During its Barangay Assemblies, were the community’s concerns taken up or placed on the agenda? Were the people given ample time to discuss or deliberate and pass resolutions? Barangay officials often make the mistake of treating the assembly as theirs to monopolize and manipulate. In doing so they insult the people and take them for granted. They forget that this is the people’s assembly, that the officials should refrain from grandstanding so the people will have maximum opportunity to air their views. What notable resolutions were passed by the Assembly during the past three years? What ordinances were referred to the Sanggunian for enactment?
What measures were taken to make the barangay government transparent and accountable? Were the people informed of proposed programs or projects passed or approved?
Was the powerful Barangay Assembly involved in crafting appropriate policies and ordinances for the Sangguniang Barangay to enact? Were the people consulted, public hearings held? Or did the officials simply do whatever they liked? If they didn’t bother to consult, it was bad governance.
Was the Barangay Development Council operative? Was it active in preparing development plans and investment plans? Was the Council properly organized or constituted in accordance with the Local Government Code—to ensure that it would have a multi-sectoral membership?
Did the Council organize seminars and lectures on matters of interest to the community? Were there forums or public discussions on important issues? Did the officials reach out to encourage the different sectors or professional circles to contribute to local development? Did the Council create functional committees to enable the different sectors and interest groups to participate effectively and contribute their ideas to the barangay’s development planning process?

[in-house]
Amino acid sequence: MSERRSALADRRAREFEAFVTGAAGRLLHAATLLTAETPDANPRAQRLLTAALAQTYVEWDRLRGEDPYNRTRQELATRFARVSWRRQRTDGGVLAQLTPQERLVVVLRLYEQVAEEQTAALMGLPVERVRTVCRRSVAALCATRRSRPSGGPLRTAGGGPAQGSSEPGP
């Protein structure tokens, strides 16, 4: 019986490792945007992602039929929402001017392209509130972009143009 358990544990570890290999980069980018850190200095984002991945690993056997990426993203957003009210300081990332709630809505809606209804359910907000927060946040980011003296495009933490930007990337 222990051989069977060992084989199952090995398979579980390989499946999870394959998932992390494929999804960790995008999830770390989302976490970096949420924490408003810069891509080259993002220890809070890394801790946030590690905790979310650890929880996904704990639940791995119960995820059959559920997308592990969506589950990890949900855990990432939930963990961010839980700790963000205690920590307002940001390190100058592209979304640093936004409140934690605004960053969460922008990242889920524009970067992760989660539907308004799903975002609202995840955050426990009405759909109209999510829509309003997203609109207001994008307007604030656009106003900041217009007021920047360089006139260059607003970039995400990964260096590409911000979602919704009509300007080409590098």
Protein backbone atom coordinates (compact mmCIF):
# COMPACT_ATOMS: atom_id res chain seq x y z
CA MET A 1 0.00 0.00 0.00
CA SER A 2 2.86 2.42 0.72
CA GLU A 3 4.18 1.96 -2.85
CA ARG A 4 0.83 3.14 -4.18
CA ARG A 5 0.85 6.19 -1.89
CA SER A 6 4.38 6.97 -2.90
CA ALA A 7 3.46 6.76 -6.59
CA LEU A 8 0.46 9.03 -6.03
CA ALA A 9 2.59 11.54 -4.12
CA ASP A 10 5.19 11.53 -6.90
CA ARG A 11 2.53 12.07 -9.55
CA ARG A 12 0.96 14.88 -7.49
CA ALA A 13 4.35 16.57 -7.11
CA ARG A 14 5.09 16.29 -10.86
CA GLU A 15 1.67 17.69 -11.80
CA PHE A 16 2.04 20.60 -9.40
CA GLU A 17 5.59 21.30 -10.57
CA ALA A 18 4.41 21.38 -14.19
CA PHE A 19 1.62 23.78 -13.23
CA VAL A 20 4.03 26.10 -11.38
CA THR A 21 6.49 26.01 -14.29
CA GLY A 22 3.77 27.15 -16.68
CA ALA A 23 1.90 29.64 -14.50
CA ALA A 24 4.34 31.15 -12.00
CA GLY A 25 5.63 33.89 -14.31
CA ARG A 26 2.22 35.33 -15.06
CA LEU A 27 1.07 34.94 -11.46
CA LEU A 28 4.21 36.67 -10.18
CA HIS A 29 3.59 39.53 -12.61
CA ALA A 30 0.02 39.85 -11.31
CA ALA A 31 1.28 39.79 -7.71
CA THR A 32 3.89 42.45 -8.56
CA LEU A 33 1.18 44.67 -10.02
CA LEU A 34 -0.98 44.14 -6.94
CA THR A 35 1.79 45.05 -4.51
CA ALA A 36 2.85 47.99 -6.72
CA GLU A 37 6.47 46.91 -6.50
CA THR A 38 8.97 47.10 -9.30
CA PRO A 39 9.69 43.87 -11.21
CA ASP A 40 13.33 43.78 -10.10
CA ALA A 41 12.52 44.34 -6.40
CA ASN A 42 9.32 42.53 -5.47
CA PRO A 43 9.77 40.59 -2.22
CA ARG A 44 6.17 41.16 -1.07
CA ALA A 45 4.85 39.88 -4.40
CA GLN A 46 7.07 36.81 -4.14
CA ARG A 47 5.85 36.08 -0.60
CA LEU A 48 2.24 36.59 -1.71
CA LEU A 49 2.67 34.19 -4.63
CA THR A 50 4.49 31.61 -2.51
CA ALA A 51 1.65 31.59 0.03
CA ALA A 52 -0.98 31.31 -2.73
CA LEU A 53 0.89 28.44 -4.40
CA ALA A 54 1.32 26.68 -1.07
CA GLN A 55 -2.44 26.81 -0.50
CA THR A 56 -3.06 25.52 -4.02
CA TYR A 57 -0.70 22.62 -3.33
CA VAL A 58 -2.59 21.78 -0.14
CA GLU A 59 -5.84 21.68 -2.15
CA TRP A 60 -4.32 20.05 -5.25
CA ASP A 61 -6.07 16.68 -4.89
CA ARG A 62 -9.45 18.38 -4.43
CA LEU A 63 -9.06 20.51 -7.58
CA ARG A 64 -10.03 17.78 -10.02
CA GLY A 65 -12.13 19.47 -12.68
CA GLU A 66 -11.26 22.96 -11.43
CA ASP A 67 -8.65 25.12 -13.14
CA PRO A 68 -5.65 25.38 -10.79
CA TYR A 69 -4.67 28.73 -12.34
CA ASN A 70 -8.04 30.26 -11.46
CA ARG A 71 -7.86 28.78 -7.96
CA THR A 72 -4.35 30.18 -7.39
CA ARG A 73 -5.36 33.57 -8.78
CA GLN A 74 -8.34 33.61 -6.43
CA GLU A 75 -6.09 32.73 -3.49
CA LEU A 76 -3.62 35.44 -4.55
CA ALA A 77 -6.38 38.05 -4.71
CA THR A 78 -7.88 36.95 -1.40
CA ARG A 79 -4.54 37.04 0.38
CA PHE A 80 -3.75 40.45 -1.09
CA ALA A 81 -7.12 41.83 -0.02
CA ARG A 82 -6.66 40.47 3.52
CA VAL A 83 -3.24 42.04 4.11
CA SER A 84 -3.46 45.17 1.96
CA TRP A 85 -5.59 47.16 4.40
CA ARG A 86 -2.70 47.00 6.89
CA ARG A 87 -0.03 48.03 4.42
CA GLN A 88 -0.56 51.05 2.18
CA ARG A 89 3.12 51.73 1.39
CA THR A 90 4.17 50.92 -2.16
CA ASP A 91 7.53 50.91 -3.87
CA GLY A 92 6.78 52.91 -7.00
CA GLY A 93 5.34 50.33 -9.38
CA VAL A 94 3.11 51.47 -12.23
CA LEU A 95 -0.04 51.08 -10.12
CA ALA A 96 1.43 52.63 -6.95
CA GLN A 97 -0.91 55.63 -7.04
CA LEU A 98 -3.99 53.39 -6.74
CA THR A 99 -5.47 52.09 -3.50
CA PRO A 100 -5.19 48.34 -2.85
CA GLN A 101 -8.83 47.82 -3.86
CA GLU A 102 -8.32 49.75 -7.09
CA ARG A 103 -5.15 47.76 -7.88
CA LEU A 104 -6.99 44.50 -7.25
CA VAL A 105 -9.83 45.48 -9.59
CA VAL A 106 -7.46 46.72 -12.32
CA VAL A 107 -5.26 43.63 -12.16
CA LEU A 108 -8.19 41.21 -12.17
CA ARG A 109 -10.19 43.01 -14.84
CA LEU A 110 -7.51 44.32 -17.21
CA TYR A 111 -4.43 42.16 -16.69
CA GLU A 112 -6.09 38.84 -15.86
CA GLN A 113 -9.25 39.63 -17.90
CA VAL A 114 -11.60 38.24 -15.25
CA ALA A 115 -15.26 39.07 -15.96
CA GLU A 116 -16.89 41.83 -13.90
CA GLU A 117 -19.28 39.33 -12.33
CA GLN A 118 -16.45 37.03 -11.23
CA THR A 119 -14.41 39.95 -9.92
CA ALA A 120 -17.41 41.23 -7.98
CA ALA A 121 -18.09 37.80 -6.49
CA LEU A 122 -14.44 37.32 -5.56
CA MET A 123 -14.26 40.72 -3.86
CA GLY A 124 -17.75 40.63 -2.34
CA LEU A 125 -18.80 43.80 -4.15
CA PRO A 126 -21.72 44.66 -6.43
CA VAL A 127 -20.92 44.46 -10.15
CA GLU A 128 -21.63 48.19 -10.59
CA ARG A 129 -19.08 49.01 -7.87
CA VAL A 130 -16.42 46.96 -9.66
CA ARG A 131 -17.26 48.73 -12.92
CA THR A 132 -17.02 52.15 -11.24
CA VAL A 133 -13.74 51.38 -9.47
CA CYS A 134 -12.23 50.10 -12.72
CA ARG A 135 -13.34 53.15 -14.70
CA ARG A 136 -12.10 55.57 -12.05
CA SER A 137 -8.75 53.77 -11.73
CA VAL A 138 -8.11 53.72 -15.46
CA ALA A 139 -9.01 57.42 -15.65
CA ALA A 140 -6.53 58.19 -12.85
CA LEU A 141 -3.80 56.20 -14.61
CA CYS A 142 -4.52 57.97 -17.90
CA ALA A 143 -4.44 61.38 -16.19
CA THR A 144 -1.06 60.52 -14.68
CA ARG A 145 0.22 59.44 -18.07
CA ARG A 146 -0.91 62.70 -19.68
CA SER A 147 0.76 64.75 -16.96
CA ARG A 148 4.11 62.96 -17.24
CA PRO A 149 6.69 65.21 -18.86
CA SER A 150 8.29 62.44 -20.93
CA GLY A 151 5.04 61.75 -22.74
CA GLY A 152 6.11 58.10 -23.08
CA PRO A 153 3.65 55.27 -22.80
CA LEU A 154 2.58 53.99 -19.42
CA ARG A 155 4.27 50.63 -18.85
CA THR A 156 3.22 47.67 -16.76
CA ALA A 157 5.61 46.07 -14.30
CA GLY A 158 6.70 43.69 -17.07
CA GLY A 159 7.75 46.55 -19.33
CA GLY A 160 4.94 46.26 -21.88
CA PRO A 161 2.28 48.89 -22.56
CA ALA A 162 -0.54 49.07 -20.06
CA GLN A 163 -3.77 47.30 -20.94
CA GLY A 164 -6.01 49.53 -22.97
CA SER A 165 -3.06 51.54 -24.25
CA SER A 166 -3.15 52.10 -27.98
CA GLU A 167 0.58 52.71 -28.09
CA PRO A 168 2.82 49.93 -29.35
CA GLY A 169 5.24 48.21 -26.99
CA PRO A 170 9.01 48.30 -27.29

Such ideas are the small things in the barangay that make up the big things and produce impact upon the nation. Developing and building the nation from the barangay upward is the best development strategy. That’s why barangay people must be mobilized—especially its people of means and talent or creativity, so they can contribute in a real way to nation-building.
There’s nothing much that barangay people can do about the national situation or about problems at macro level except to leverage their sovereign votes below to compel the officials above to adopt reforms. The real tasks for barangay folks lie in their neighborhoods—to develop the community’s assets and make them productive.
Knowledge, Public Information